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When dealing with a cybersecurity breach, it can feel like the sky is falling. In a sense it is.
In 2019, the average cost of a single data breach was $3.92 million. This can include downtime, the cost to restore data, loss of business and customer confidence, fines and other related charges.
According to multiple authorities and security providers such as Aruba, Cisco and Palo Alto, as well as research conducted by institutions such as the University of Maryland, in North America alone, there are over 1,000,000 cyber attacks each and every day of the year. And malware attacks have increased 350% in the past year – and the numbers continue to climb as people continue to work remotely.
Even a small attack can set a business back and cost precious time, money and resources. Security companies predict that today’s rapidly evolving technologies, and adoption of new applications, will result in a new “boom” of cyber-attacks.
For example, attacks on collaboration platforms alone have increased by 300% since February 2020. Although major corporate breaches make headlines, nearly half of breach victims are smaller organisations – and the impact on these businesses is usually greater, because they often have fewer resources with which to recover and rally.
For companies of all sizes, having to deal with legacy systems compounds the problem. Introducing new applications, adding new endpoints and other hardware, making it possible for employees and other stakeholders to connect remotely, and otherwise increasing demands on the network, opens you up to vulnerabilities in multiple areas.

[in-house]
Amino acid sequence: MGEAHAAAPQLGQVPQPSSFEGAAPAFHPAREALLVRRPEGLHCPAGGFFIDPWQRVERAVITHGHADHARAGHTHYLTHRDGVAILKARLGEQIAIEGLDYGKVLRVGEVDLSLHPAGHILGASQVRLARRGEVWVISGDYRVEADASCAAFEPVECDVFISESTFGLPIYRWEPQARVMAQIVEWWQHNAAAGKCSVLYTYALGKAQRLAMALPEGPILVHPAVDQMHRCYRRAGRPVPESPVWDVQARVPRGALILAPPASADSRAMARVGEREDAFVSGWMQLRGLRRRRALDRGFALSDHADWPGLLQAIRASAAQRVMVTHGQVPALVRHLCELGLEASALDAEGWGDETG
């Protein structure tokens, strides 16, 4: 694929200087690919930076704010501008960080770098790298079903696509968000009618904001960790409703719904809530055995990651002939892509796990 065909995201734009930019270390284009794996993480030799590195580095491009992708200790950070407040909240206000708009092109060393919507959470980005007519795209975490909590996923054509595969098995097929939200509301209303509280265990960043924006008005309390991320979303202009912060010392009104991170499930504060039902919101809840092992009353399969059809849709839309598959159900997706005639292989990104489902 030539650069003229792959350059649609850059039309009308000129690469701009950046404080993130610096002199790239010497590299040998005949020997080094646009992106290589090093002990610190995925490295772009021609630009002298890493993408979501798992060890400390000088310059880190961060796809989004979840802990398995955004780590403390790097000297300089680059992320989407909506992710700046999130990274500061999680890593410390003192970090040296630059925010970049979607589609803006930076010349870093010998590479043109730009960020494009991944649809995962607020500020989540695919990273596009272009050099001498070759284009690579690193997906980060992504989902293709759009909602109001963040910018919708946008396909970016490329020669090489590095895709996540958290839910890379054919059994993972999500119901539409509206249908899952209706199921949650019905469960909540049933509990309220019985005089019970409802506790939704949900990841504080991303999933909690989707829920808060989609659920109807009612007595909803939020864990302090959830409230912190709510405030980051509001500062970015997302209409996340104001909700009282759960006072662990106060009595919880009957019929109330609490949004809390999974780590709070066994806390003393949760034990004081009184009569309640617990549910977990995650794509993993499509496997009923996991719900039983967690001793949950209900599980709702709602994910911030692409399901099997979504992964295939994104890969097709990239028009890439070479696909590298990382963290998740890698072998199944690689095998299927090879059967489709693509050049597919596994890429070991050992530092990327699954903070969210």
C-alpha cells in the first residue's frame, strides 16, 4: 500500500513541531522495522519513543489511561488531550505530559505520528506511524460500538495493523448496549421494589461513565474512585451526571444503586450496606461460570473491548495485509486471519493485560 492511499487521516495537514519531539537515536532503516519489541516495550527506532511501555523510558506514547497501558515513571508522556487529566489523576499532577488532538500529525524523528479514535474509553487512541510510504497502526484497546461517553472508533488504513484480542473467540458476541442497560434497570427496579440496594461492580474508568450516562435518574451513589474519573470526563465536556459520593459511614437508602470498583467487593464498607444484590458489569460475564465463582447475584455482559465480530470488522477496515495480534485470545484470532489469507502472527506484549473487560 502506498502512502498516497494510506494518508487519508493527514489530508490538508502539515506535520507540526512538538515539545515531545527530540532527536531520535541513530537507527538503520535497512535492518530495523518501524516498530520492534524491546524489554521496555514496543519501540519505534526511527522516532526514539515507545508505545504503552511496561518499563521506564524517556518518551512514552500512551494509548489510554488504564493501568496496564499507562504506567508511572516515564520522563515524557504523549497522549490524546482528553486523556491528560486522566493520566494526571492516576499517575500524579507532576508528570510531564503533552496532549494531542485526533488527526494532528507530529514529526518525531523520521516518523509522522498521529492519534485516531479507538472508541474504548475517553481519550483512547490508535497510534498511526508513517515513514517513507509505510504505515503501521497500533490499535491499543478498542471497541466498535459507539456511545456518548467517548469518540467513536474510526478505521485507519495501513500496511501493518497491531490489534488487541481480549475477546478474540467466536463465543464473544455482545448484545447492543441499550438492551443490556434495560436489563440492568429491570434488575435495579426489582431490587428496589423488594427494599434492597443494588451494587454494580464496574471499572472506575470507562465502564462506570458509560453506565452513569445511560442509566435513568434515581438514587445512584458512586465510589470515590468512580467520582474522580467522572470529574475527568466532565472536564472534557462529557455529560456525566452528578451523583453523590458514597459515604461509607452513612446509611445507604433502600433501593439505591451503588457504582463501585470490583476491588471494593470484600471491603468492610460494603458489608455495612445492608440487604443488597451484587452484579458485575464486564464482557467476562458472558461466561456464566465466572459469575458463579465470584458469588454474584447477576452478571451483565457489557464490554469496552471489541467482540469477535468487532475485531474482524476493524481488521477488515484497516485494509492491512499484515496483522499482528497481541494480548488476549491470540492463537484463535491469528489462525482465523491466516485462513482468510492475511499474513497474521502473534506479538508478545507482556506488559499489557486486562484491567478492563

A July 2019 study conducted by the Ponemon Institute shows that 57% of breach victims indicated they had been aware of a network security issue but that it had not been addressed prior to the attack.
One of the challenges for IT professionals can be convincing senior management that security investments are an important component of fiscal responsibility. Something that has worked well for some clients: Calculate how much revenue would be lost if the company were to halt operations for five days. Now, add in the fines levied in your region for data privacy breaches. Although this figure will only represent a portion of the dollars at risk from a data breach, it is usually a scary enough sum to prompt a loosening of IT budgets.
The same Ponemon Institute study suggests that over half of IT leaders don’t know how well their security is operating. For this reason, it is advisable to hire an outside expert to conduct a security assessment at least once a year. This will give you a list of where you are vulnerable, Firms are also advised to consult their network and other business insurance requirements – for some types of businesses, the insurance is not valid if a network security audit is not completed every 3 – 6 months.
Once you are confident your network is secure, it is a good idea to conduct a penetration test, too. This is when an expert will attempt to breach your network using a combination of remote white hacking and social engineering. 99% of malware is delivered via email, with spoof emails appearing to come from the company’s HR department getting the highest open rates. USB keys, charging cables and other such “gifts”, can also impact the payload. We combine multiple approaches, with various levels of escalation, when conducting pen-testing. The results usually surprise (read “shock”) our clients.
As the world upgrades its platforms to accommodate the “new normal”, it is imperative to consider the security implications of these changes.
Please contact us to learn more about conducting a security/system vulnerability assessment or penetration testing. In the meantime, ensure you back up everything and ensure your disaster recovery plans and protocols are in place.